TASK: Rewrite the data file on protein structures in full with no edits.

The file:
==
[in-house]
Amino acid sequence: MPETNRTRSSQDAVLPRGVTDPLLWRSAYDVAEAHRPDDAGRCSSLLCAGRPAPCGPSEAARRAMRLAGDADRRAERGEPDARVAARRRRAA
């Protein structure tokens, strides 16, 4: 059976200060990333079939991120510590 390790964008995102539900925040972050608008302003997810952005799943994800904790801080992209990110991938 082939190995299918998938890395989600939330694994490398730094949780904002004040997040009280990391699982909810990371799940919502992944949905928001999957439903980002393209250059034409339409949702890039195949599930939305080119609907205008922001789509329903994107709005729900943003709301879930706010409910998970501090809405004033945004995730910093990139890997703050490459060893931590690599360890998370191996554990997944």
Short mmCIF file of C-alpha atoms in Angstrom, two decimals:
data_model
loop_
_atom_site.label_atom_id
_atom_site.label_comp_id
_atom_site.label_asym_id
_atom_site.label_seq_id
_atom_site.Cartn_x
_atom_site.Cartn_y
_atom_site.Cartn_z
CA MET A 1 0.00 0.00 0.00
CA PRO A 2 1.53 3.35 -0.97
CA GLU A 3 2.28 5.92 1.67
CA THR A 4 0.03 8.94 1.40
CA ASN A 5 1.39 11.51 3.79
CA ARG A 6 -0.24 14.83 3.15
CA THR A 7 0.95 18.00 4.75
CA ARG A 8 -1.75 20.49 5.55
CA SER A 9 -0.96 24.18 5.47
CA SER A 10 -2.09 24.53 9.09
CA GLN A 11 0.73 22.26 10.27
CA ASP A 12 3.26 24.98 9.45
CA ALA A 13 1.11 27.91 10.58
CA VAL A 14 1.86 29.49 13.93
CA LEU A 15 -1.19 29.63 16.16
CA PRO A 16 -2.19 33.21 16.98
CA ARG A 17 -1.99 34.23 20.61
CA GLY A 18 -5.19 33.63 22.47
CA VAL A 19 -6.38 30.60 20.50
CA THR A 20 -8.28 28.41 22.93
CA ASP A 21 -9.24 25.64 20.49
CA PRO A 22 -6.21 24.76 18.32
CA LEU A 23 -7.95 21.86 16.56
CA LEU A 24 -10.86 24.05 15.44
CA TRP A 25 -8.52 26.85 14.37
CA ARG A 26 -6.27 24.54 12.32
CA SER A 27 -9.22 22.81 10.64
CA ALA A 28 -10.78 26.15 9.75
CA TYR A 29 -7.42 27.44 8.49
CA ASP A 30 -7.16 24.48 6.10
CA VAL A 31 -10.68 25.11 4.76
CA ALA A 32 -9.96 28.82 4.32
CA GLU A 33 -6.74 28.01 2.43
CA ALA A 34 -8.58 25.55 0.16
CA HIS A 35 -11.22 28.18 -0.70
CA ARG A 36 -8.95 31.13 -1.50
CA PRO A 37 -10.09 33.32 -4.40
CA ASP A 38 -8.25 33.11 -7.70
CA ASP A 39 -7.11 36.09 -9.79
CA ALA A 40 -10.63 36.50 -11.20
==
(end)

[in-house]
Amino acid sequence: MPETNRTRSSQDAVLPRGVTDPLLWRSAYDVAEAHRPDDAGRCSSLLCAGRPAPCGPSEAARRAMRLAGDADRRAERGEPDARVAARRRRAA
């Protein structure tokens, strides 16, 4: 059976200060990333079939991120510590 390790964008995102539900925040972050608008302003997810952005799943994800904790801080992209990110991938 082939190995299918998938890395989600939330694994490398730094949780904002004040997040009280990391699982909810990371799940919502992944949905928001999957439903980002393209250059034409339409949702890039195949599930939305080119609907205008922001789509329903994107709005729900943003709301879930706010409910998970501090809405004033945004995730910093990139890997703050490459060893931590690599360890998370191996554990997944």
Short mmCIF file of C-alpha atoms in Angstrom, two decimals:
data_model
loop_
_atom_site.label_atom_id
_atom_site.label_comp_id
_atom_site.label_asym_id
_atom_site.label_seq_id
_atom_site.Cartn_x
_atom_site.Cartn_y
_atom_site.Cartn_z
CA MET A 1 0.00 0.00 0.00
CA PRO A 2 1.53 3.35 -0.97
CA GLU A 3 2.28 5.92 1.67
CA THR A 4 0.03 8.94 1.40
CA ASN A 5 1.39 11.51 3.79
CA ARG A 6 -0.24 14.83 3.15
CA THR A 7 0.95 18.00 4.75
CA ARG A 8 -1.75 20.49 5.55
CA SER A 9 -0.96 24.18 5.47
CA SER A 10 -2.09 24.53 9.09
CA GLN A 11 0.73 22.26 10.27
CA ASP A 12 3.26 24.98 9.45
CA ALA A 13 1.11 27.91 10.58
CA VAL A 14 1.86 29.49 13.93
CA LEU A 15 -1.19 29.63 16.16
CA PRO A 16 -2.19 33.21 16.98
CA ARG A 17 -1.99 34.23 20.61
CA GLY A 18 -5.19 33.63 22.47
CA VAL A 19 -6.38 30.60 20.50
CA THR A 20 -8.28 28.41 22.93
CA ASP A 21 -9.24 25.64 20.49
CA PRO A 22 -6.21 24.76 18.32
CA LEU A 23 -7.95 21.86 16.56
CA LEU A 24 -10.86 24.05 15.44
CA TRP A 25 -8.52 26.85 14.37
CA ARG A 26 -6.27 24.54 12.32
CA SER A 27 -9.22 22.81 10.64
CA ALA A 28 -10.78 26.15 9.75
CA TYR A 29 -7.42 27.44 8.49
CA ASP A 30 -7.16 24.48 6.10
CA VAL A 31 -10.68 25.11 4.76
CA ALA A 32 -9.96 28.82 4.32
CA GLU A 33 -6.74 28.01 2.43
CA ALA A 34 -8.58 25.55 0.16
CA HIS A 35 -11.22 28.18 -0.70
CA ARG A 36 -8.95 31.13 -1.50
CA PRO A 37 -10.09 33.32 -4.40
CA ASP A 38 -8.25 33.11 -7.70
CA ASP A 39 -7.11 36.09 -9.79
CA ALA A 40 -10.63 36.50 -11.20